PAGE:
“One of the challenges is, of course, choosing a lander from several variants and arranging the modules. Our Celestial module must be placed in the upper area or on the upper deck to enable a better connection to the orbiter that orbits the Moon”, says Mayank. “The other two modules, SAMPLE and AMPEX, are more likely to be located below the deck on the left and right sides, both for stability and for their protection.” The suitability of the various orbiters also has to be checked. Some are already near the Moon, such as the Indian Chandrayaan-2 orbiter. Others will be launched in the foreseeable future, such as the Lunar Pathfinder, in which ESA is also involved, and which is expected to be in lunar orbit by 2022 or 2023. Mayank continues, "So there is still a lot of work ahead of us, in particular the search for financial sponsors."
The next generation of young engineers is already in the starting blocks for a new Moon mission. "For the IGLUNA 2021 campaign, we are currently working with the MSE students to develop an autonomous rover that breaks down and transports ice on the Moon and extracts hydrogen and oxygen for life support systems as well as rocket fuel," explains MSE scientist Manuel Ortega. “The aim is to be able to use the resource of the Moon ice as a sustainable source for future 'deep space missions'.” This project, named LUIEE for Lunar Ice Extraction & Electrolysis is under the supervision of professors and lecturers in the Master of Space Engineering program at TU Berlin. The aim of the program is to train system engineers who can meet the rapidly growing demands of the space industry in their future professional development. With its own mission control center and its expertise in small satellite construction, the TU Berlin Institute of Aeronautics and Astronautics is one of the world's leading universities in this field. “Our students particularly enjoy the opportunity to work on a practical project together with other students and scientists from all over the world.” Admission to the program is on a rolling basis.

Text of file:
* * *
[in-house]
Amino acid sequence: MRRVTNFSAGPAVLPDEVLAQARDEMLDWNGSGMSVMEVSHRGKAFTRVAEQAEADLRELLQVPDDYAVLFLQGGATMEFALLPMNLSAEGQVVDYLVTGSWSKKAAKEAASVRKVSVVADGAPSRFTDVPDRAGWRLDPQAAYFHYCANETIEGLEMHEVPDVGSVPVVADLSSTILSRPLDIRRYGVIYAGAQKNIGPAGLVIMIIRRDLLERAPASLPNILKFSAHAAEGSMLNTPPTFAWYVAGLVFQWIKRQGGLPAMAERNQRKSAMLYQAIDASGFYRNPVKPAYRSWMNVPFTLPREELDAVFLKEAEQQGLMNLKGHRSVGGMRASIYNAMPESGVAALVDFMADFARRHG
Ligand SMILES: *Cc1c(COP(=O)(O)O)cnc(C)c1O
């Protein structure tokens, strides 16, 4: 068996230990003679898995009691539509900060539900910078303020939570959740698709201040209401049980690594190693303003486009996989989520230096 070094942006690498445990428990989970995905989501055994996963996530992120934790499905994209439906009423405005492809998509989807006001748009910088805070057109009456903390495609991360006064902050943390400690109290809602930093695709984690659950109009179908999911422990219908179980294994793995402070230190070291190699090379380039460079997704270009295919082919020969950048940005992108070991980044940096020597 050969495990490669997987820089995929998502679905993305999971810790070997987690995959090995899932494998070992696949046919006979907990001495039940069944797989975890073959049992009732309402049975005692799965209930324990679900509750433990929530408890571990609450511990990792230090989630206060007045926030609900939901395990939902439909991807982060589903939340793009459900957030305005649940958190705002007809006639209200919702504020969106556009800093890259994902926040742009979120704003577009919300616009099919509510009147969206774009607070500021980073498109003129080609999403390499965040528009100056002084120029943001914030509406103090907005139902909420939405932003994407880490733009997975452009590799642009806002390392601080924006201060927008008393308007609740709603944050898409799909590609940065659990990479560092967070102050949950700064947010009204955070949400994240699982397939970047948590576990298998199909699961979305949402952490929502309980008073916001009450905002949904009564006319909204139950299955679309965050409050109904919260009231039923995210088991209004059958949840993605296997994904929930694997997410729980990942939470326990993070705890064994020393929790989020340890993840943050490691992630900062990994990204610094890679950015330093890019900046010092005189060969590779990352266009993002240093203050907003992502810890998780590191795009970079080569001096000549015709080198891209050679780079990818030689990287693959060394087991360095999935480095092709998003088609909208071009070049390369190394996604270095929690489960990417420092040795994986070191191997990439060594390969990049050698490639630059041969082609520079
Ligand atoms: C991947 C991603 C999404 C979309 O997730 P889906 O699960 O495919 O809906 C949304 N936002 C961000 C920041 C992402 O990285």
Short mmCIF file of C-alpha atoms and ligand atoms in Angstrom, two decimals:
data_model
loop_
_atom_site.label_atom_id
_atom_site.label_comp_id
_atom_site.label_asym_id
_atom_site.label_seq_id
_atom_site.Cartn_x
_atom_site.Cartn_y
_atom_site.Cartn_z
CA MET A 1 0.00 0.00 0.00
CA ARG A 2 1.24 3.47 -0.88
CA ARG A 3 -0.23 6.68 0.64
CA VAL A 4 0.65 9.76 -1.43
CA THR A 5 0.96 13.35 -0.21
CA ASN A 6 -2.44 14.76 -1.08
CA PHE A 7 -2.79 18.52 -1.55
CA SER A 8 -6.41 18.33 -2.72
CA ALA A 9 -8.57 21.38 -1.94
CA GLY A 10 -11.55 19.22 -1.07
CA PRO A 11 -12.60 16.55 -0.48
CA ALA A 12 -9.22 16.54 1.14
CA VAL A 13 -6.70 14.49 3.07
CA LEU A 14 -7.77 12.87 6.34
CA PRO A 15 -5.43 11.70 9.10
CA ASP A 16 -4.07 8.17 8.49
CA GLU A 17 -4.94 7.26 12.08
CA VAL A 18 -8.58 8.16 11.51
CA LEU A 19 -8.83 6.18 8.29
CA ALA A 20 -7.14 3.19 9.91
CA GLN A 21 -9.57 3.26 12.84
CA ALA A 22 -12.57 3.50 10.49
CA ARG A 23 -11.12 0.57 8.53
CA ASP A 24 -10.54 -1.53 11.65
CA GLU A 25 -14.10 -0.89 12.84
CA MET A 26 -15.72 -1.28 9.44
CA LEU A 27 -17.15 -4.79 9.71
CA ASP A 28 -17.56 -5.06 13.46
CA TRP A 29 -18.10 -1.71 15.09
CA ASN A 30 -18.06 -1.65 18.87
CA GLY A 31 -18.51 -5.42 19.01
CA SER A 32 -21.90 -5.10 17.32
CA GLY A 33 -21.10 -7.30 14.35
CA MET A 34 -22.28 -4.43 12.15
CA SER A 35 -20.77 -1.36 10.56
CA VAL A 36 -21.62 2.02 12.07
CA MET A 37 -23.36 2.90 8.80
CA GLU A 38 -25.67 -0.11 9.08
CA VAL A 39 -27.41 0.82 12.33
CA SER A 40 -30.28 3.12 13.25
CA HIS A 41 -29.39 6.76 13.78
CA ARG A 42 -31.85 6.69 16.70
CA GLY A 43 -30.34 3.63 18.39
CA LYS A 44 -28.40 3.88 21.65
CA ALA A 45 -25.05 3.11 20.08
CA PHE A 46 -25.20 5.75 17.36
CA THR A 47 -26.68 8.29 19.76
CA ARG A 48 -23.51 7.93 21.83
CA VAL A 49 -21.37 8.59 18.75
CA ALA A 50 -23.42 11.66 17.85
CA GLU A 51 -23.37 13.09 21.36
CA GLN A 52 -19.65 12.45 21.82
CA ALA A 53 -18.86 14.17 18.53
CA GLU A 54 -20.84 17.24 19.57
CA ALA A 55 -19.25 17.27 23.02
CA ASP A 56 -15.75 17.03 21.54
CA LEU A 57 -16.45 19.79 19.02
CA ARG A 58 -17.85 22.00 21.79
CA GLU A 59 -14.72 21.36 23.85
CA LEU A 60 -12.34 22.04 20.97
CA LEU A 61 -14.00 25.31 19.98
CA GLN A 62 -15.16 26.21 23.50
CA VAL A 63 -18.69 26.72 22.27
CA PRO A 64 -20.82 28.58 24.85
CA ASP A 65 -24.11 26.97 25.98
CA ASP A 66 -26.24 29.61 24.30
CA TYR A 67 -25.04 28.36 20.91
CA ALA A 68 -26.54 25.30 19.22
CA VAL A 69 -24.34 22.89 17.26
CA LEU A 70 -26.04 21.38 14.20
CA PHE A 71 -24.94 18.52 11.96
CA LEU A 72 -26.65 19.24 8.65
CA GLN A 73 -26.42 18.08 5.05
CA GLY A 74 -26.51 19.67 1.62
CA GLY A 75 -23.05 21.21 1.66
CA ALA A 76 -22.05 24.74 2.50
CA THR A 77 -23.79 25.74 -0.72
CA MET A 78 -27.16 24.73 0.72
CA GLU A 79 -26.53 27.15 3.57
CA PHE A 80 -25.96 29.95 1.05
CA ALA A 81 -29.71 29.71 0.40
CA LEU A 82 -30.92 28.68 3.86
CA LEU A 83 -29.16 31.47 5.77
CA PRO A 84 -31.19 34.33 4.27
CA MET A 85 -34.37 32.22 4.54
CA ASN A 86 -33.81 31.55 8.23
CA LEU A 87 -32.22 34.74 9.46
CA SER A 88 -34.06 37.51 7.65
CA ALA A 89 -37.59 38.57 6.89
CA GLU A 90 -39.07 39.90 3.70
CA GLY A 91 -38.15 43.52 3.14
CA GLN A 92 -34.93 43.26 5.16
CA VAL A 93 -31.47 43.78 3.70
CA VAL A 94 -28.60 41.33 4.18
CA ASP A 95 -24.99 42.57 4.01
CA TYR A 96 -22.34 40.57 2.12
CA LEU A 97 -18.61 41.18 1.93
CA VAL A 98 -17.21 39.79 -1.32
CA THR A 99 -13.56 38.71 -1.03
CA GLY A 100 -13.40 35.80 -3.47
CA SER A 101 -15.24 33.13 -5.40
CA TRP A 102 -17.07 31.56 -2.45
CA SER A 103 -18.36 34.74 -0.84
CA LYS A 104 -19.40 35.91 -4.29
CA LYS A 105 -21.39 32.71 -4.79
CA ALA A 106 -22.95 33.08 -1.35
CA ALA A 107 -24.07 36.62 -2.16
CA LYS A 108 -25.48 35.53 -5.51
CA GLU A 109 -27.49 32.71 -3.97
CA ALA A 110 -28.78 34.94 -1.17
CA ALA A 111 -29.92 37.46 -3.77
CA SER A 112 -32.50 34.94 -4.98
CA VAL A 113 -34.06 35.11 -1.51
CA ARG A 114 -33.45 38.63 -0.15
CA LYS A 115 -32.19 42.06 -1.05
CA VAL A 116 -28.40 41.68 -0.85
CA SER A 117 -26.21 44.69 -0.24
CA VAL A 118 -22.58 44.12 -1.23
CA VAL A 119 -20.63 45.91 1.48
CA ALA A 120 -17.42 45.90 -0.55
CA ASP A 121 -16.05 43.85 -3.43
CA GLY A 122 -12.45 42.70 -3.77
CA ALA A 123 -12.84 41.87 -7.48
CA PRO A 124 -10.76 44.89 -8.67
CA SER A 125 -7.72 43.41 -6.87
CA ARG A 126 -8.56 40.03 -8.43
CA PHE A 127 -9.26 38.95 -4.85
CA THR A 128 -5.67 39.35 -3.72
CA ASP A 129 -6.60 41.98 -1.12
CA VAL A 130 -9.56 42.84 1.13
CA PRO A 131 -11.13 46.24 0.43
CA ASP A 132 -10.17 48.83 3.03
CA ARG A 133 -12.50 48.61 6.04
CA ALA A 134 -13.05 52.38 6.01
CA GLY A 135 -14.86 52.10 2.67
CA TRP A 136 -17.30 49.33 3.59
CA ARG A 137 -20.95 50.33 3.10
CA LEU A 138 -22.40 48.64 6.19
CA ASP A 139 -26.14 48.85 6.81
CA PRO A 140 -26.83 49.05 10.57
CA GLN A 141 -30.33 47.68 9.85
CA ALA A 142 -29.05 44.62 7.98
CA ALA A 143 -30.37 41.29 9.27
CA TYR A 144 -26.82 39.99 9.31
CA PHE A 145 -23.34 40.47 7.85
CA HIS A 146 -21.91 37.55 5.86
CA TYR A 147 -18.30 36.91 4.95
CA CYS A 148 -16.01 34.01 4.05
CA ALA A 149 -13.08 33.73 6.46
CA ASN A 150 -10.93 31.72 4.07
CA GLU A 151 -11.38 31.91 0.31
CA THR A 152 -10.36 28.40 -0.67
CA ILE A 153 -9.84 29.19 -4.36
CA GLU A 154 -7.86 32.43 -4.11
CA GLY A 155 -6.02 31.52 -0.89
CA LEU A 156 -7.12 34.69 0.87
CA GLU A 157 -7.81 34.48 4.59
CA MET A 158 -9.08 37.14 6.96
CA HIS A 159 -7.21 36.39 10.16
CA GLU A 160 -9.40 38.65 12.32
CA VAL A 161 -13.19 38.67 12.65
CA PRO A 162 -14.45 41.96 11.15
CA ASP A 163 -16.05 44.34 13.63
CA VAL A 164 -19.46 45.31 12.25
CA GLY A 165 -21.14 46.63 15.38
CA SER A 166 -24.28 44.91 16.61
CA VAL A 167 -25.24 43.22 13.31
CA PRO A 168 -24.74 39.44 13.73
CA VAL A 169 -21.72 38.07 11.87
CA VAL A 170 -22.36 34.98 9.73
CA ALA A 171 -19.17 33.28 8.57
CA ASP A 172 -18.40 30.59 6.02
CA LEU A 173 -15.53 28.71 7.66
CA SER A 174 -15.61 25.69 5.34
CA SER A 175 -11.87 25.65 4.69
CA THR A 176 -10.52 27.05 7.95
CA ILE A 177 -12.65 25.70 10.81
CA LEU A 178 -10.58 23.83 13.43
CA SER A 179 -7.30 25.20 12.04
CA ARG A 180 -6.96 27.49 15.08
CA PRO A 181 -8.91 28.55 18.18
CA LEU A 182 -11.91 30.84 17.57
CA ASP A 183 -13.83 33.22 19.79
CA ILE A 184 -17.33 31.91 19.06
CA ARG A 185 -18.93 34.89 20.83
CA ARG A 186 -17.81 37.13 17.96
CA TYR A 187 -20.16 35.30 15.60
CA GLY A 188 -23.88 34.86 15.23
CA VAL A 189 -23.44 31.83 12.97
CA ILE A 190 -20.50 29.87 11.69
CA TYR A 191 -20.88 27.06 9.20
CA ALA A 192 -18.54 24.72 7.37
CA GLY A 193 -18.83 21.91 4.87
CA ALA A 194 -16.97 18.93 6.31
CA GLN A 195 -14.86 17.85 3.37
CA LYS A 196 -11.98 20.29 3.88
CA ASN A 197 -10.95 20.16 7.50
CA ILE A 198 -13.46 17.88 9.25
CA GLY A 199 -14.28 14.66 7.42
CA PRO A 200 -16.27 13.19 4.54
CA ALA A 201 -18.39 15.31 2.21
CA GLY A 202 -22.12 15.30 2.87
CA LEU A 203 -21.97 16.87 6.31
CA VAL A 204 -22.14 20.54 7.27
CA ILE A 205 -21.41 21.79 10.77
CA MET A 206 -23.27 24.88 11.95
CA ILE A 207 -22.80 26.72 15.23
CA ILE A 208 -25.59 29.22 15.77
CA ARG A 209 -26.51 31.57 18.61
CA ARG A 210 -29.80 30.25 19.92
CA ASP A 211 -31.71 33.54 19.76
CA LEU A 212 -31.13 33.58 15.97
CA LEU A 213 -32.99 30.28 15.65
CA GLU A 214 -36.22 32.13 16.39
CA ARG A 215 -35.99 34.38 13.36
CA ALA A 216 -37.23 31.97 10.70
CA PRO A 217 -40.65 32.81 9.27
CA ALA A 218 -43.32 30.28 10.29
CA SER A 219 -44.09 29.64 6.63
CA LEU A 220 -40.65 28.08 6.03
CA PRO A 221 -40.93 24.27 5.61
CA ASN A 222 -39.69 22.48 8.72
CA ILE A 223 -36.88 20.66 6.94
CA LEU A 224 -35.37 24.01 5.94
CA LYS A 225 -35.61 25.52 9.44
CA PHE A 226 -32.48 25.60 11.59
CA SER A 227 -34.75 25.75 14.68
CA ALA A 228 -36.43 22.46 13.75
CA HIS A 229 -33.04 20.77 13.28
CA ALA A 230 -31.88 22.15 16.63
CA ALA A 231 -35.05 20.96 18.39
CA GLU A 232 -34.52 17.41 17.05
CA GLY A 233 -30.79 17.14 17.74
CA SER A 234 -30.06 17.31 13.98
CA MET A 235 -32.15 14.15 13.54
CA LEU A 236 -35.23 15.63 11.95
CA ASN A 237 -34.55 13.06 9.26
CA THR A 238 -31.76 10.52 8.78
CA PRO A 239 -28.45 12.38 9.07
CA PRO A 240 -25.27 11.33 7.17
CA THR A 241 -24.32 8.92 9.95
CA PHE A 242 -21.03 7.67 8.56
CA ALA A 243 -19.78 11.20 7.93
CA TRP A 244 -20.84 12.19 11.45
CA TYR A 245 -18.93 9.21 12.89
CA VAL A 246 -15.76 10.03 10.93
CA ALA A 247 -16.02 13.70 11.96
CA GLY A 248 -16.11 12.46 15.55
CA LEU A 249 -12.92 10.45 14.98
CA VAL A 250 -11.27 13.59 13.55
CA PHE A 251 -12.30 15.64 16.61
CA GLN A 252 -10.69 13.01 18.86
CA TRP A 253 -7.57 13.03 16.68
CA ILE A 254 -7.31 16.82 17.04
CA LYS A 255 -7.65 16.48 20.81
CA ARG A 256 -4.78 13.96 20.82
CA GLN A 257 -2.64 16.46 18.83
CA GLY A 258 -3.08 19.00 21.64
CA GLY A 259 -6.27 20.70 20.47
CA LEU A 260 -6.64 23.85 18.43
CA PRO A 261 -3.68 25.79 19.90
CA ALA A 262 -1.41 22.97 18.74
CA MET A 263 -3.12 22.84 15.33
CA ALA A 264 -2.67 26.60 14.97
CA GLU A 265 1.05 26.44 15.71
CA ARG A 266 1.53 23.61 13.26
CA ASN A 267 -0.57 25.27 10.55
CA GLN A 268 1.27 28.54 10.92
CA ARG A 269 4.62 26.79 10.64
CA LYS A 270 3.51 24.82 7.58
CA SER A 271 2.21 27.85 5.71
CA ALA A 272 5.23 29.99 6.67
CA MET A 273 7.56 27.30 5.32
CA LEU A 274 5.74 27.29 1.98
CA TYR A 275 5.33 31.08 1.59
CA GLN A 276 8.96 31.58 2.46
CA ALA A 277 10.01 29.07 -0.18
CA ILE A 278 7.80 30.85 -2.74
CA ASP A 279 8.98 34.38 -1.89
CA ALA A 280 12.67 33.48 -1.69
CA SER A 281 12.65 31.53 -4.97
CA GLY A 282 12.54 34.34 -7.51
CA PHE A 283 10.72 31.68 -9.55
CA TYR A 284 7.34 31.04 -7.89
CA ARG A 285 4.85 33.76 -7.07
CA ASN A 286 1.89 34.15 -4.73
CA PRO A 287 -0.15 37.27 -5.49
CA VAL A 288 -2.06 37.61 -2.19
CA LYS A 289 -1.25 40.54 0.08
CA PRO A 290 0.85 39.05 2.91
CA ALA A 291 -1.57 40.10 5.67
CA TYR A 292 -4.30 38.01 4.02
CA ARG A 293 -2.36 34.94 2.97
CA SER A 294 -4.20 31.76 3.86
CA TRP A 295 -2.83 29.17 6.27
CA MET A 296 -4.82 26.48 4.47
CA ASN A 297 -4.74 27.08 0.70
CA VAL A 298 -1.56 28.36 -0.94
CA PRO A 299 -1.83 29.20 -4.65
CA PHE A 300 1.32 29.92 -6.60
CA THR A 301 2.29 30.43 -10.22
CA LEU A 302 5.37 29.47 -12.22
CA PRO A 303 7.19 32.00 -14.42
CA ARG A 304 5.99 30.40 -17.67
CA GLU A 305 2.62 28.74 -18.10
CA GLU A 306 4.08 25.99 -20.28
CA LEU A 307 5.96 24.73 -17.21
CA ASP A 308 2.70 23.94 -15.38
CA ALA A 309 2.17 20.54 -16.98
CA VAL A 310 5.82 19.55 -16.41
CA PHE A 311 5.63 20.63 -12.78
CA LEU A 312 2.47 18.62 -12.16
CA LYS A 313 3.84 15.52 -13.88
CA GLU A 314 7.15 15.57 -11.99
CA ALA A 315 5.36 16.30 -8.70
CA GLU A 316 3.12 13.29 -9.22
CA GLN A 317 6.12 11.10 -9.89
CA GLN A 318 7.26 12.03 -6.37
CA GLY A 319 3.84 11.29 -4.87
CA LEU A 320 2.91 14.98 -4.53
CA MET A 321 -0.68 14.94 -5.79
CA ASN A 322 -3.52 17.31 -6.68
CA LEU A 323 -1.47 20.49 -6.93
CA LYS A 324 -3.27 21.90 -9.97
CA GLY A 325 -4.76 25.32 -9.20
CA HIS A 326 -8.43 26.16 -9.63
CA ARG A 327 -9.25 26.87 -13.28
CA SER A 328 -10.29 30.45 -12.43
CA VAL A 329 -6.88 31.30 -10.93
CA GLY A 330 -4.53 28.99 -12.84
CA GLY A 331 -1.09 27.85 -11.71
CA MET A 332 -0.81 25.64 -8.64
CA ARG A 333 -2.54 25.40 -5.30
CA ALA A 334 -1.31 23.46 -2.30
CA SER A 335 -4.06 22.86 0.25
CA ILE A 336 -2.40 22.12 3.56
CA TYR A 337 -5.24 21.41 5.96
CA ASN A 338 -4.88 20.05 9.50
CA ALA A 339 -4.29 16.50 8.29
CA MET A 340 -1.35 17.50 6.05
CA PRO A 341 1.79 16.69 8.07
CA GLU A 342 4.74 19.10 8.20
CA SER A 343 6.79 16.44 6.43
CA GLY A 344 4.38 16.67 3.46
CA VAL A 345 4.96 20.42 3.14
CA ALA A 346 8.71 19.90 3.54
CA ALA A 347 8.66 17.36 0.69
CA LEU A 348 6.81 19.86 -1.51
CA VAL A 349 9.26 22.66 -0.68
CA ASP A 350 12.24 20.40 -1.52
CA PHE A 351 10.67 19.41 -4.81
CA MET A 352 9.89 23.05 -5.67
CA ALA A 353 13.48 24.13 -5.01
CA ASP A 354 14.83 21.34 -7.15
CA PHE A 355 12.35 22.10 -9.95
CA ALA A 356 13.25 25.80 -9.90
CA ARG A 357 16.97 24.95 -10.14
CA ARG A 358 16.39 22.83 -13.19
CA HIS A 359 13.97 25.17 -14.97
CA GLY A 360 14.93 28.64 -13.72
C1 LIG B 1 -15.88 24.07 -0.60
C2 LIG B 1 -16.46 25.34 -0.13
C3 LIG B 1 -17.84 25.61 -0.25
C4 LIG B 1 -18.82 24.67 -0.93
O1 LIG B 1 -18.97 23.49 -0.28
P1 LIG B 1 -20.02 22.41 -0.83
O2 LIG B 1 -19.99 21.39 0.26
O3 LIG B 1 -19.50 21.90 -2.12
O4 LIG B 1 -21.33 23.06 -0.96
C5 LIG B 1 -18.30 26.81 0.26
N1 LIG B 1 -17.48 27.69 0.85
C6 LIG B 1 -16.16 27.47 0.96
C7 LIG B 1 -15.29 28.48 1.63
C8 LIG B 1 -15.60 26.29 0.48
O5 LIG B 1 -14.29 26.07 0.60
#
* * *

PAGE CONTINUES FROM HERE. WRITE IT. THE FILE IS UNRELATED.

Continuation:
Updated on March 3rd 2021
In the previous version we wrote that the IGLUNA programm is coordinated by ESA. That is not right. It is coordinated by Space Innovations and part of the ESA_Lab@ initiative, supported by space experts. Please excuse the mistake.